estimated an economic impact of 370 billion yen pushing up GDP by 0.3
percentage point (NKS 2 April 2002). The NEC Research Institute pegged the
total economic benefit of the core event at some 141.7 billion yen, equal to 0.1
percent of GDP (Amagai, 2002: 1). The most impressive figures, forecasting an
impact of up to JPY 3.6 trillion (NKS 12 December 2001), were provided by the
Institute of Social Engineering and Dentsu Institute of Human Studies, the
research unit of the advertising agency that did so much to promote world football.
However, with the kick-off approaching, forecasts got gloomier. According
to the private Samsung Economic Research Institute in 2001, the World Cup
would not generate the economic benefits that the Seoul Olympics did in 1988,
unless there was a dramatic recovery in the global economy (KT 5 October 2001).
Even before Japan was eliminated in the second round, economists now emphasized
that the larger part of World Cup related spending had already occurred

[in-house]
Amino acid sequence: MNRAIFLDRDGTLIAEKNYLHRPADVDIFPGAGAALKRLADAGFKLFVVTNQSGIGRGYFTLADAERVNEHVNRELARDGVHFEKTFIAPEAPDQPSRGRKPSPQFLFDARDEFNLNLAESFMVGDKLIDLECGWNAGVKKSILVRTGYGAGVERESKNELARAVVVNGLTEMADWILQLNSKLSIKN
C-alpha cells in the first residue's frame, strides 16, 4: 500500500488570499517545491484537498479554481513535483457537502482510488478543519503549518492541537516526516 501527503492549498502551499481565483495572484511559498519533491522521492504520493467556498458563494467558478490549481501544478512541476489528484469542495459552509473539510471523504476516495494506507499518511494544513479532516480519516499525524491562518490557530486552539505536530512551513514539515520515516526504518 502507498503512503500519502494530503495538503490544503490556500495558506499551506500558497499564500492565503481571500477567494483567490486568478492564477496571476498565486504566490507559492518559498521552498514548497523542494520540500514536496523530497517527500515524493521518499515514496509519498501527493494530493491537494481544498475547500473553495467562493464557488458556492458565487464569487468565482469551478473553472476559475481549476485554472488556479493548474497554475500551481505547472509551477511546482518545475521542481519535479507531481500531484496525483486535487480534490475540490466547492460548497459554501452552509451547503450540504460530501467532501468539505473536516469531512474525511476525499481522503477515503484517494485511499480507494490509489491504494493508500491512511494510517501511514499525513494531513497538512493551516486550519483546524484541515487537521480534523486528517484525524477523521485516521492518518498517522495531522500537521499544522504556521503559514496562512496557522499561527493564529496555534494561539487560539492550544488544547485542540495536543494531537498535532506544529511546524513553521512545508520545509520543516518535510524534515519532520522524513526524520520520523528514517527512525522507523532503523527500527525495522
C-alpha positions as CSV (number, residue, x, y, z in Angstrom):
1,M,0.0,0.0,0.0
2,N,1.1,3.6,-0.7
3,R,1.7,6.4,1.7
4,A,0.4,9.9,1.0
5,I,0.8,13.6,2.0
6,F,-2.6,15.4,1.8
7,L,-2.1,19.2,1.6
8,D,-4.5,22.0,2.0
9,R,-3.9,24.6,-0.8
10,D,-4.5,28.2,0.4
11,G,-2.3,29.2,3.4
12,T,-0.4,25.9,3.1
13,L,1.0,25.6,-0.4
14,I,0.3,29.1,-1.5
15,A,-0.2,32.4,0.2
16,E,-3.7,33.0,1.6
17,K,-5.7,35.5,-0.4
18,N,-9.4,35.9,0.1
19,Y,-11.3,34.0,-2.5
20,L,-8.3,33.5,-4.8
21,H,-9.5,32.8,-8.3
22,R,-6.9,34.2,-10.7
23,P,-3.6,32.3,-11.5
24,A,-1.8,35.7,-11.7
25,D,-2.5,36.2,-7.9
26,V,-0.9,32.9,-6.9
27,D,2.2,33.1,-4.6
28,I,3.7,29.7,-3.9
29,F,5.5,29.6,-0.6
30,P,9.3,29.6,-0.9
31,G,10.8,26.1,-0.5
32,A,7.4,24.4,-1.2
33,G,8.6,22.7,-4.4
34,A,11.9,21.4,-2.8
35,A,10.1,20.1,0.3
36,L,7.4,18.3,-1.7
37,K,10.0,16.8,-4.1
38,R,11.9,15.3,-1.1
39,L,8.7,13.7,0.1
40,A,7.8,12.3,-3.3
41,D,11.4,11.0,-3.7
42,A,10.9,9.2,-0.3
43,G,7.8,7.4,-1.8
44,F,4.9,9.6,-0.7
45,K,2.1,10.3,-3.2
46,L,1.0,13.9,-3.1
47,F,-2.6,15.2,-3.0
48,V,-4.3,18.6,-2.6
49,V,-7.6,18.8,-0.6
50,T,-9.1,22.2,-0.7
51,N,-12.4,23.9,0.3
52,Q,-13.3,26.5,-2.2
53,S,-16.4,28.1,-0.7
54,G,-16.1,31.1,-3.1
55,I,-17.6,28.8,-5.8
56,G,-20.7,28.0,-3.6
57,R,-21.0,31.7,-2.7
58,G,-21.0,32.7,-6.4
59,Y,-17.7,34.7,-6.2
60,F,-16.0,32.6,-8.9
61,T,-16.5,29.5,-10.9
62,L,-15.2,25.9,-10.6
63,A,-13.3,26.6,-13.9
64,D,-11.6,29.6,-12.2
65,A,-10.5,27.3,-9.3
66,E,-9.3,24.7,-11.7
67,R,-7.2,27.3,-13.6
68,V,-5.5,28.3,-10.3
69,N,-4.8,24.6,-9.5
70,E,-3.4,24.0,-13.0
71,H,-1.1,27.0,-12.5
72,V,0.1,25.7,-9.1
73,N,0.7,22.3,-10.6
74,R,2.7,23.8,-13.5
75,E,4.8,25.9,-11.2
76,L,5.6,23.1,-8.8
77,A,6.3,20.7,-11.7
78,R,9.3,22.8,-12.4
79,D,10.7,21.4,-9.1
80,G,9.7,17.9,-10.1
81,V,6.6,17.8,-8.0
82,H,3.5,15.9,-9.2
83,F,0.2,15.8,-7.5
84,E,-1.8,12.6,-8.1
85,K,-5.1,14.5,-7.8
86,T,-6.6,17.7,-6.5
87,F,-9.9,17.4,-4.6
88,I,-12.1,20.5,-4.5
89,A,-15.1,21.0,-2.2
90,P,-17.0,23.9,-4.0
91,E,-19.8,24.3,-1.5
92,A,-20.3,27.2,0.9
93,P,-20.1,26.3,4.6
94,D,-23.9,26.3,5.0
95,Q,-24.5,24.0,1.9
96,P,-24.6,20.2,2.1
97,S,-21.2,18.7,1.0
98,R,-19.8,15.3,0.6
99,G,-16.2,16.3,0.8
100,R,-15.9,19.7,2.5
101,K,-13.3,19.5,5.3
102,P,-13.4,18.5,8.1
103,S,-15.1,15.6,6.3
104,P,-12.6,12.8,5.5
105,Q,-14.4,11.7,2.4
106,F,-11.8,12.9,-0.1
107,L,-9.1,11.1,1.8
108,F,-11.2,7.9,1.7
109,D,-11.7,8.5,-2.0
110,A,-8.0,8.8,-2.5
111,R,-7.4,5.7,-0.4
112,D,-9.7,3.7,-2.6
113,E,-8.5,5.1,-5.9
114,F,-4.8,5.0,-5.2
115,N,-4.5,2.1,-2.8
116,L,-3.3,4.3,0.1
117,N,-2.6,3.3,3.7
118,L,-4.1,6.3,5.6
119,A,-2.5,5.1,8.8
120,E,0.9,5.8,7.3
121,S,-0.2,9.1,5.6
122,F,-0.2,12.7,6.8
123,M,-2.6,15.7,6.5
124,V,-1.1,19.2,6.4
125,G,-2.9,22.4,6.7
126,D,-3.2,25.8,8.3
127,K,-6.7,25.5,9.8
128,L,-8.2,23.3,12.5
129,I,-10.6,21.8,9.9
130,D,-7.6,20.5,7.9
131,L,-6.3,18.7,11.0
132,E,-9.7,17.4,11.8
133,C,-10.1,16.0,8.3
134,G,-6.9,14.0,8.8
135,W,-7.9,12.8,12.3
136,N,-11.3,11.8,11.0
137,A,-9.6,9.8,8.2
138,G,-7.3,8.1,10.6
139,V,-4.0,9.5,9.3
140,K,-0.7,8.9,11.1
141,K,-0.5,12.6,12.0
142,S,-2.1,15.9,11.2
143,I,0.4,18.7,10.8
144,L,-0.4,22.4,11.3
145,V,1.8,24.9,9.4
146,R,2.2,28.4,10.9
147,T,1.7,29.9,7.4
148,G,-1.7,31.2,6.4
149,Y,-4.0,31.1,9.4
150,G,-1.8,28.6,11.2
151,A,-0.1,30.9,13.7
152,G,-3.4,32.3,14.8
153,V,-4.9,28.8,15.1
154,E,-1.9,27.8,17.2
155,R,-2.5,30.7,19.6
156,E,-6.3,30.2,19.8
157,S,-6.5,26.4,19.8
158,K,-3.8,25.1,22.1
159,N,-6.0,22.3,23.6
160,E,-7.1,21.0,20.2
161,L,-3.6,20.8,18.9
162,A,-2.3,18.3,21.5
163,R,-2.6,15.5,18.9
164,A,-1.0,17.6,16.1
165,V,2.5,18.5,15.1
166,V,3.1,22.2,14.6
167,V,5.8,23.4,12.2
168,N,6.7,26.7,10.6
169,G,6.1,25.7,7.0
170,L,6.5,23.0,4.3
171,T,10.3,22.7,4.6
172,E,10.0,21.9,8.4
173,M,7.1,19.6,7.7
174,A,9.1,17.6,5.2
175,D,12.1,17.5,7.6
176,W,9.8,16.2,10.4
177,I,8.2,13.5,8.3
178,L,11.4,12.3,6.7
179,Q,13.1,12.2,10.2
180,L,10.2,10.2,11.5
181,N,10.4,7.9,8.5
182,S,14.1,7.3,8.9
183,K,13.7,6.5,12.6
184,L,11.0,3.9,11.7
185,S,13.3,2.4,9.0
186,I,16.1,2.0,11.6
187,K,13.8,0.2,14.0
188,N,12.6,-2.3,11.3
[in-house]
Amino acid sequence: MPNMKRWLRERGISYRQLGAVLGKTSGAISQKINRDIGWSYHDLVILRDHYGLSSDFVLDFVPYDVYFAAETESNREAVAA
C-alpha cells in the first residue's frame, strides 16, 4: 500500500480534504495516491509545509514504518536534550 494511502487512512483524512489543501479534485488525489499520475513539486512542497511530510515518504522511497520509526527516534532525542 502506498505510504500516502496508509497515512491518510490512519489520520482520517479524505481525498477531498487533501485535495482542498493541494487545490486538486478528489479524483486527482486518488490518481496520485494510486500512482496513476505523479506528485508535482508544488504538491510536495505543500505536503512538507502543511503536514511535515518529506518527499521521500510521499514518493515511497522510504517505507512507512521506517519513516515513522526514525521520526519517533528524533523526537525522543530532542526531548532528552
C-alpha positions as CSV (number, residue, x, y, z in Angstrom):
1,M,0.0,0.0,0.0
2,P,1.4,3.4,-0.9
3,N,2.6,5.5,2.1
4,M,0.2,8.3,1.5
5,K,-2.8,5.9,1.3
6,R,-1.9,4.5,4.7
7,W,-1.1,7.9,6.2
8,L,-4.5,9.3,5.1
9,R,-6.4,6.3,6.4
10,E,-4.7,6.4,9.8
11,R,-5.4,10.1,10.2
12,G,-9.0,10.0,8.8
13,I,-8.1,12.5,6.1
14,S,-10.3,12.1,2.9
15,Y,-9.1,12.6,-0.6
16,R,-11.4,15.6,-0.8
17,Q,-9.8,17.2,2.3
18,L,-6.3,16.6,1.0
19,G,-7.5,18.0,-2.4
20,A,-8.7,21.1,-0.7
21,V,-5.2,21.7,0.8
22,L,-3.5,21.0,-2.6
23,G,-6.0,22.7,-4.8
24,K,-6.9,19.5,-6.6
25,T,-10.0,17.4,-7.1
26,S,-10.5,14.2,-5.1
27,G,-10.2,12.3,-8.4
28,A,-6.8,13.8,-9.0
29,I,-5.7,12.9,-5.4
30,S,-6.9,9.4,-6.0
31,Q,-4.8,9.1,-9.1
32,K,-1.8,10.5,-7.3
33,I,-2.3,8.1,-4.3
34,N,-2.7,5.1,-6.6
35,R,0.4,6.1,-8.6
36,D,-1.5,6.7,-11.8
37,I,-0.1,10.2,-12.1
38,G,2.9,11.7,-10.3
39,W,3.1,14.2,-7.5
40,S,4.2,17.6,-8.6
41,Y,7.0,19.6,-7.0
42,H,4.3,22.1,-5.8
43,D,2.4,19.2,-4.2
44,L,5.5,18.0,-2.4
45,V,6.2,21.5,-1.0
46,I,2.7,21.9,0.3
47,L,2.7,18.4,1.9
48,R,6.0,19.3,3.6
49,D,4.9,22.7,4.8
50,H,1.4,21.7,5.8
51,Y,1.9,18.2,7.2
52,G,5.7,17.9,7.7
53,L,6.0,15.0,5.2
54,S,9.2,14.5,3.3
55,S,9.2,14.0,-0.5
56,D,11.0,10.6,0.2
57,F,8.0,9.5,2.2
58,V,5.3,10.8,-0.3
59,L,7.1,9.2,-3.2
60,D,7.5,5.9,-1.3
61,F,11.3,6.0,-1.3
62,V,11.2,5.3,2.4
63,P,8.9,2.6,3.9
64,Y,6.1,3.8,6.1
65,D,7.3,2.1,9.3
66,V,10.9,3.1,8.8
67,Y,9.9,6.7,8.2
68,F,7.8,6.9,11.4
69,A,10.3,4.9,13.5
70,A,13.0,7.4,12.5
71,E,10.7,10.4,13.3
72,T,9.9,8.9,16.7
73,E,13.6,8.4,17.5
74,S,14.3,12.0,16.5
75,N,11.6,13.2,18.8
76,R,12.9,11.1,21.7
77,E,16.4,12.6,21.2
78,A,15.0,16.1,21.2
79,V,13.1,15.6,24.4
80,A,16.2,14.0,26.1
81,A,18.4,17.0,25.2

during the construction period. On the day before kick-off (29 May) Dentsu itself
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declared that the World Cup effect would be almost neutral because of lukewarm
interest inside Japan and reduced government spending after the event. Irrespective
of this, even the most optimistic forecasts were only indicating a rather
insignificant contribution to a US$ 4.2 trillion economy.
A number of economic studies indicated that even the reduced estimation
was likely to be optimistic. The Japan Research Institute also doubted whether the
World Cup added any significant upward momentum to domestic consumption.
According to the Electric Big-Stores Association NEBA, sales of appliances
other than television sets mostly dropped. The Cabinet Office’s ‘economic
watchers’ survey of close-to-the-street workers fell for a second straight month in
June and remained below the ‘boom or bust’ level for the 23rd month in a row.
Disappointed faces abounded among retailers and even more in the hotel and
restaurant sector. While home delivery service encountered some of its busiest
days ever, damage was inflicted upon bars, family chain restaurants and others
when their customers stayed at home watching the TV broadcast games (NW 8